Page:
Dunlop, Judge, the noblest Roman of them all, A.E., Arval, the Name Ineffable, in heaven hight: K.H., their master, whose identity is no secret to adepts. Brothers of the great white lodge always watching to see if they can help. The Christ with the bridesister, moisture of light, born of an ensouled virgin, repentant sophia, departed to the plane of buddhi. The life esoteric is not for ordinary person. O.P. must work off bad karma first. Mrs Cooper Oakley once glimpsed our very illustrious sister H.P.B.'s elemental.
O, fie! Out on't! Pfuiteufel! You naughtn't to look, missus, so you naughtn't when a lady's ashowing of her elemental.
Mr Best entered, tall, young, mild, light. He bore in his hand with grace a notebook, new, large, clean, bright.
— That model schoolboy, Stephen said, would find Hamlet's musings about the afterlife of his princely soul, the improbable, insignificant and undramatic monologue, as shallow as Plato's.
John Eglinton, frowning, said, waxing wroth:
— Upon my word it makes my blood boil to hear anyone compare Aristotle with Plato.
— Which of the two, Stephen asked, would have banished me from his commonwealth?
Unsheathe your dagger definitions. Horseness is the whatness of allhorse. Streams of tendency and eons they worship. God: noise in the street: very peripatetic. Space: what you damn well have to see. Through spaces smaller than red globules of man's blood they creepycrawl after Blake's buttocks into eternity of which this vegetable world is but a shadow. Hold to the now, the here, through which all future plunges to the past.
Mr Best came forward, amiable, towards his colleague.
— Haines is gone, he said.
— Is he?
— I was showing him Jubainville's book. He's quite enthusiastic, don't you know, about Hyde's Lovesongs of Connacht. I couldn't bring him in to hear the discussion. He's gone to Gill's to buy it.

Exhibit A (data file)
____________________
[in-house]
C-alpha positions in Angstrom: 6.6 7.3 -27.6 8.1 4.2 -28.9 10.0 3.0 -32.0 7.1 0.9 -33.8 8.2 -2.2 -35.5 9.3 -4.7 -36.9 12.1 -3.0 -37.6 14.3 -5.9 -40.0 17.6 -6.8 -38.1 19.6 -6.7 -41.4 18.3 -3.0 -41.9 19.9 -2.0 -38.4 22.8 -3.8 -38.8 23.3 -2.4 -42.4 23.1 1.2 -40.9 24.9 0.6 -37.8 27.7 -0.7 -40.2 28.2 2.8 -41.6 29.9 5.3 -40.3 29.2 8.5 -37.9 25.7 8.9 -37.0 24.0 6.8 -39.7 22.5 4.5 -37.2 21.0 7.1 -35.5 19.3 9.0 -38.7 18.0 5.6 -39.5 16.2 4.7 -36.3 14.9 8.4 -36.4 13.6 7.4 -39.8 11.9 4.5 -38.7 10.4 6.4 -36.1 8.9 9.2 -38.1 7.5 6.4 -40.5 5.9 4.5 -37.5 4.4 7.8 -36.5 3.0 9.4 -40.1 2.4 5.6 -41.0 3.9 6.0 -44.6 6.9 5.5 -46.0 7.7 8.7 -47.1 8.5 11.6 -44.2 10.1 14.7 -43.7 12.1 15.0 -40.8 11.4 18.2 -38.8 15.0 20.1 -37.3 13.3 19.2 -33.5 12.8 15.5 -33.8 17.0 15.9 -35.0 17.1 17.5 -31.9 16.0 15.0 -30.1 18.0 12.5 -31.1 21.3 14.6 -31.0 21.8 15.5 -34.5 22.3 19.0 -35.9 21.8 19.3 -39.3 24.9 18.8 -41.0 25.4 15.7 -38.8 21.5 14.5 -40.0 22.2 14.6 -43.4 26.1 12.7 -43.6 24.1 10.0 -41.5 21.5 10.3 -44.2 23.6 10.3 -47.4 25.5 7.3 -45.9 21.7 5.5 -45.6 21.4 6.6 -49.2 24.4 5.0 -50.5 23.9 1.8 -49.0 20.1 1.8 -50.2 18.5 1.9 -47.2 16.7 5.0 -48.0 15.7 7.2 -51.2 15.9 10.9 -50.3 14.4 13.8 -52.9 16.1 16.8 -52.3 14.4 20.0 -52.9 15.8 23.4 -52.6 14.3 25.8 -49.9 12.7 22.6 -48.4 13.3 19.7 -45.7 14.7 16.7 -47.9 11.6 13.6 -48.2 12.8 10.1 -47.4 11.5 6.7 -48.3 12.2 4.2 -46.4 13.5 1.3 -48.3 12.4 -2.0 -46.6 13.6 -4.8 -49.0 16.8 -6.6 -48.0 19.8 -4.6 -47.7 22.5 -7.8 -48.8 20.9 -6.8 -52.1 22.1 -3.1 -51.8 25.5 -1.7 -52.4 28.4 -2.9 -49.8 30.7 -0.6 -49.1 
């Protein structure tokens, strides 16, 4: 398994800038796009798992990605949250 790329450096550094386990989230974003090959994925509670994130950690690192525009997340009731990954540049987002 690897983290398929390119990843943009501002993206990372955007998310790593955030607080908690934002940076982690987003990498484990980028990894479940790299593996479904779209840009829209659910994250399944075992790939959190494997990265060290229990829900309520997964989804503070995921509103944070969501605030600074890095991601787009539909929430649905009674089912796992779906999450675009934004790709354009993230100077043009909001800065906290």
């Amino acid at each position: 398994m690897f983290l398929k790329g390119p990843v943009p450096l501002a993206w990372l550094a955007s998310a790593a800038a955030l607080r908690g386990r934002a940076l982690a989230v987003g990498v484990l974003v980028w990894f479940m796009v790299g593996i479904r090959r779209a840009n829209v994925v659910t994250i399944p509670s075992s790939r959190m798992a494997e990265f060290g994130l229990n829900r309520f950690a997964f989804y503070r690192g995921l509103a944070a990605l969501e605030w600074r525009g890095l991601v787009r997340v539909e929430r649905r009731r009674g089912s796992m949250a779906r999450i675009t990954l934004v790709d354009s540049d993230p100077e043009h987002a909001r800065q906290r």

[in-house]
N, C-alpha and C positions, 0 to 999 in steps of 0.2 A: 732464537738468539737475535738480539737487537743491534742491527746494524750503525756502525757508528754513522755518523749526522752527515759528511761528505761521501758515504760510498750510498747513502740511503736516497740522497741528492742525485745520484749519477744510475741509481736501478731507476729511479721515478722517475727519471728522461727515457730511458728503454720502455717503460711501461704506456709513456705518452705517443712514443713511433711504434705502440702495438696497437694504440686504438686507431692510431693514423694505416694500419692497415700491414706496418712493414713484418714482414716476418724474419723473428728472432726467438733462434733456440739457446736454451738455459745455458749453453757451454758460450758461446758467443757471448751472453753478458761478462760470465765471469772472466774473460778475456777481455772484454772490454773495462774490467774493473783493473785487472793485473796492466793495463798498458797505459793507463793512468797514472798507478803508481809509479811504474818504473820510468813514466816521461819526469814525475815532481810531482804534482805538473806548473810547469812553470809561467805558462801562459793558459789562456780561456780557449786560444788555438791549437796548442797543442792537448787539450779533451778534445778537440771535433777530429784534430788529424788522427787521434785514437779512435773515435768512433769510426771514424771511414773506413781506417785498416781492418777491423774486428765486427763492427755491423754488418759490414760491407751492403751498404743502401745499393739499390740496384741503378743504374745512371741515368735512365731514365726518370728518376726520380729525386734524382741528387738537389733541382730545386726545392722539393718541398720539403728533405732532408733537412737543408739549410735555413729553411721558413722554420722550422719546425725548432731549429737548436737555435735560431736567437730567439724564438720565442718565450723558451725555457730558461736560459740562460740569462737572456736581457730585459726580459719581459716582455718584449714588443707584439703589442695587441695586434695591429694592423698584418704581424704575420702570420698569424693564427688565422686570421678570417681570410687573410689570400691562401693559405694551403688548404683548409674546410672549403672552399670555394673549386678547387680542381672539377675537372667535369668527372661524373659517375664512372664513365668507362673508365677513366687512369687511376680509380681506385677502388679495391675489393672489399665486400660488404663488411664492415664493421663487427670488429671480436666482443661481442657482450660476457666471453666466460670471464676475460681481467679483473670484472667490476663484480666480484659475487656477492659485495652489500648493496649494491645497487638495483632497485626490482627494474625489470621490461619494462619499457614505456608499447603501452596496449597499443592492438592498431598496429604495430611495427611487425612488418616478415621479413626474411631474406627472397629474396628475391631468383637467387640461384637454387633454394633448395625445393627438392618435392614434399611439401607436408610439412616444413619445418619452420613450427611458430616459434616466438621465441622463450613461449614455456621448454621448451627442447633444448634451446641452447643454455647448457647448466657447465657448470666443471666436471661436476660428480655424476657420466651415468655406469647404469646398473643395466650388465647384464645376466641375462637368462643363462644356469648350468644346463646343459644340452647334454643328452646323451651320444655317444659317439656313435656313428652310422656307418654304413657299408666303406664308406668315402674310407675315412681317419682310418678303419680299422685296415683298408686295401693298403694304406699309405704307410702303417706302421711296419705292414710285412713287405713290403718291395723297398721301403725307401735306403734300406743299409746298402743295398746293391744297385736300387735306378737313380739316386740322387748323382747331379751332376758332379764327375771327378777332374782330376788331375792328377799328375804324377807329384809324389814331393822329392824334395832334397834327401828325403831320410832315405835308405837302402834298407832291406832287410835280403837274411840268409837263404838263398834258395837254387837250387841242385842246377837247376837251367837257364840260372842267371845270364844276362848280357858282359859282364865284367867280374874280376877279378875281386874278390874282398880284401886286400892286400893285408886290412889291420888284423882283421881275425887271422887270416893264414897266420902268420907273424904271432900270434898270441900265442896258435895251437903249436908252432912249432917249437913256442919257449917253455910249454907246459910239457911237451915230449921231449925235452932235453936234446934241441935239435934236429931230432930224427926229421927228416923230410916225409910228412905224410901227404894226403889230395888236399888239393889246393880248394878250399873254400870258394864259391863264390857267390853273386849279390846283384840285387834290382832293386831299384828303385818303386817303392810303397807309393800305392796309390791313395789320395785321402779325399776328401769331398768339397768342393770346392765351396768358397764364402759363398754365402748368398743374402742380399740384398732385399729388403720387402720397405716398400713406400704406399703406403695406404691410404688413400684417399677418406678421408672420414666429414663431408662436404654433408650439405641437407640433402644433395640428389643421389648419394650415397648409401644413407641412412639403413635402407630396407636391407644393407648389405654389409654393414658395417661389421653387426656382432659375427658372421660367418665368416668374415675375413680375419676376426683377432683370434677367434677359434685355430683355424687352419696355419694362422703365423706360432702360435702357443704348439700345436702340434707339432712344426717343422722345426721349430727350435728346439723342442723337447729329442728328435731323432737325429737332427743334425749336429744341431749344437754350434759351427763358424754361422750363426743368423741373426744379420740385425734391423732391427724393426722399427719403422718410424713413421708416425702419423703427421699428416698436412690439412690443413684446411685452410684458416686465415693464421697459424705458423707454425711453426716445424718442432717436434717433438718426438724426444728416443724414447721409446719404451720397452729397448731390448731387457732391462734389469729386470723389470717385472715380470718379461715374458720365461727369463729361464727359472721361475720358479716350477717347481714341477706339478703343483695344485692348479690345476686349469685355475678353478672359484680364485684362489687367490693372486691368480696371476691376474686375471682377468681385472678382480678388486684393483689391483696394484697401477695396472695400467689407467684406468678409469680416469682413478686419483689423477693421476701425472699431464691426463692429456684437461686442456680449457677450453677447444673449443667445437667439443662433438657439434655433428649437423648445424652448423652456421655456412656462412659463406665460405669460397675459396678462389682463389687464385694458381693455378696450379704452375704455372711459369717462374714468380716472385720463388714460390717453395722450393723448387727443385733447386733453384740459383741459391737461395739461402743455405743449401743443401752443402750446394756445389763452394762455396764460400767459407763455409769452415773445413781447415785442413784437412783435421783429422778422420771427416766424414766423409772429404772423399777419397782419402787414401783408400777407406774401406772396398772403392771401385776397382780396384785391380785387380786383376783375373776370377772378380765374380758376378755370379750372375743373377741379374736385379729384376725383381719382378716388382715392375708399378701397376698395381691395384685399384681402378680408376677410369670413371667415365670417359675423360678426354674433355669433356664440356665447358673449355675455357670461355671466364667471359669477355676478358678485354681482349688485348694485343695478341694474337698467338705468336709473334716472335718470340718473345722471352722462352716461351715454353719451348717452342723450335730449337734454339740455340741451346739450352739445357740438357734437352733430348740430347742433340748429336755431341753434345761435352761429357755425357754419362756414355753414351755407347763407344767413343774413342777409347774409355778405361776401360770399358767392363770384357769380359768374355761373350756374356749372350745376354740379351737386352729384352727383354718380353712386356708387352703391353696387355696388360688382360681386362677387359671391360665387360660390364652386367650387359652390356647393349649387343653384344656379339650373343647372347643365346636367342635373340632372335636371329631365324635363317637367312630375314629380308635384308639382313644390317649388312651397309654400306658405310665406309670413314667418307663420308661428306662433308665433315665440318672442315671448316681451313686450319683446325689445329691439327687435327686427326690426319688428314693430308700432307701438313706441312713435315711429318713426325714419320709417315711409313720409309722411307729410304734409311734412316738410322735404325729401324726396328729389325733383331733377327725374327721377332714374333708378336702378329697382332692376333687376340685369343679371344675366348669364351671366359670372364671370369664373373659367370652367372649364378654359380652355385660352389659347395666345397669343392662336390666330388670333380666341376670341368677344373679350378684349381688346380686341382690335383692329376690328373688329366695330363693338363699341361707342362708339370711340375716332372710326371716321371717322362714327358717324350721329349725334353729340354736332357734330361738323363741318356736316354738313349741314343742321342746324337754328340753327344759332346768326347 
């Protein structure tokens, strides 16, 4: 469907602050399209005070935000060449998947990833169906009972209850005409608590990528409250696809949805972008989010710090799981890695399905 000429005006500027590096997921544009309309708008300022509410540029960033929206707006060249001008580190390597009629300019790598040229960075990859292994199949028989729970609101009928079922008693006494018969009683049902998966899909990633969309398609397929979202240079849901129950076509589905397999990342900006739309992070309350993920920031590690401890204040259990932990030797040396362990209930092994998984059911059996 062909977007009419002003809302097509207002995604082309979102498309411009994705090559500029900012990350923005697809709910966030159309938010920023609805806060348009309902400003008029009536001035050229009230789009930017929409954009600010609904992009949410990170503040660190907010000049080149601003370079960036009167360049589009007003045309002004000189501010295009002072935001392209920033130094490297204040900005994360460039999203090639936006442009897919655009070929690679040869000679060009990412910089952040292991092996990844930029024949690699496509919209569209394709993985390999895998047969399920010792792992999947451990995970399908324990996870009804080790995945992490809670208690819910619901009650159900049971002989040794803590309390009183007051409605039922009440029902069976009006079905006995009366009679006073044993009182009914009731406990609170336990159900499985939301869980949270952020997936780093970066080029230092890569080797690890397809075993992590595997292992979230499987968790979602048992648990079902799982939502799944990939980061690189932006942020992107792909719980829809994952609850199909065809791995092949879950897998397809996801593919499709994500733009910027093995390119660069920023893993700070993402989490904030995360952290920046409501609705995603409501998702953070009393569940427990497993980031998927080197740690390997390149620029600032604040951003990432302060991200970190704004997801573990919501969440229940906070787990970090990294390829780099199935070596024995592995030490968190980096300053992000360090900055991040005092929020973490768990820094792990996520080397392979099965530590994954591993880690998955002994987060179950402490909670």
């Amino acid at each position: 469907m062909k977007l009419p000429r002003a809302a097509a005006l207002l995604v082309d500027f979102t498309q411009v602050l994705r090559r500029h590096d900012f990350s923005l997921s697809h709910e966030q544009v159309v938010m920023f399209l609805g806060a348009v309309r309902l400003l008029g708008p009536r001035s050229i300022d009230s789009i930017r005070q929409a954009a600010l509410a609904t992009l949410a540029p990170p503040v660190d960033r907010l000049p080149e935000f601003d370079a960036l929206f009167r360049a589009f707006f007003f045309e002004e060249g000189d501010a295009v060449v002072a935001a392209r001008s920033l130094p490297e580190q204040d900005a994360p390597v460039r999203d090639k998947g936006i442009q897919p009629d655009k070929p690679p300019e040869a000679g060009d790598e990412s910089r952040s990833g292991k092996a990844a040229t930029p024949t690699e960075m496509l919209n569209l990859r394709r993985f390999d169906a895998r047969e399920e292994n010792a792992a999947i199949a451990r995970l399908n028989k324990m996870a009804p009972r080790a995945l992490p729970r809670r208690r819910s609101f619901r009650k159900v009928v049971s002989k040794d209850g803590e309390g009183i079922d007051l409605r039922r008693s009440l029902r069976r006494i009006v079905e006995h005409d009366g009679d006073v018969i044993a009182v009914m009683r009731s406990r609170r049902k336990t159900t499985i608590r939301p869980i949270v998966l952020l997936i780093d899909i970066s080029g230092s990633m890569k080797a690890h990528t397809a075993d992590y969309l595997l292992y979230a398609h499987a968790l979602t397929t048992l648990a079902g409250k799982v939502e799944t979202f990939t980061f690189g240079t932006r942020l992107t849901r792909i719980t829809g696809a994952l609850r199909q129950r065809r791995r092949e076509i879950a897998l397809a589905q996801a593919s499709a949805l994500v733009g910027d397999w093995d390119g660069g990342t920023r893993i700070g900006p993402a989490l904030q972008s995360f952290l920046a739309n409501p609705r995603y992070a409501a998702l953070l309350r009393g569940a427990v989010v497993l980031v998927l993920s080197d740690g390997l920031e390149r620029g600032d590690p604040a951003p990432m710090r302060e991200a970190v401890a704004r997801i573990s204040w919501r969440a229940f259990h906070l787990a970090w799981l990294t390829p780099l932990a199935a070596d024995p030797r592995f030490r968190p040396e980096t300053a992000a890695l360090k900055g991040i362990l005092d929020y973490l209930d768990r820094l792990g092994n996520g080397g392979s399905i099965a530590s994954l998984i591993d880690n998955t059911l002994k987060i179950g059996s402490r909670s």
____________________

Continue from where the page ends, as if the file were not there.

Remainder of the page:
Bound thee forth, my booklet, quick
To greet the callous public.
Writ, I ween, 'twas not my wish
In lean unlovely English.
— The peatsmoke is going to his head, John Eglinton opined.
We feel in England. Penitent thief. Gone. I smoked his baccy. Green twinkling stone. An emerald set in the ring of the sea.
— People do not know how dangerous lovesongs can be, the auric egg of Russell warned occultly. The movements which work revolutions in the world are born out of the dreams and visions in a peasant's heart on the hillside. For them the earth is not an exploitable ground but the living mother. The rarefied air of the academy and the arena produce the sixshilling novel, the musichall song. France produces the finest flower of corruption in Mallarme but the desirable life is revealed only to the poor of heart, the life of Homer's Phaeacians.
From these words Mr Best turned an unoffending face to Stephen.
— Mallarme, don't you know, he said, has written those wonderful prose poems Stephen MacKenna used to read to me in Paris. The one about Hamlet. He says: il se promene, lisant au livre de lui-meme, don't you know, reading the book of himself. He describes Hamlet given in a French town, don't you know, a provincial town. They advertised it.
His free hand graciously wrote tiny signs in air.
Piece de Shakespeare
He repeated to John Eglinton's newgathered frown:
— Piece de Shakespeare, don't you know. It's so French. The French point of view. Hamlet ou . . .
— The absentminded beggar, Stephen ended.
John Eglinton laughed.
— Yes, I suppose it would be, he said. Excellent people, no doubt, but distressingly shortsighted in some matters.
Sumptuous and stagnant exaggeration of murder.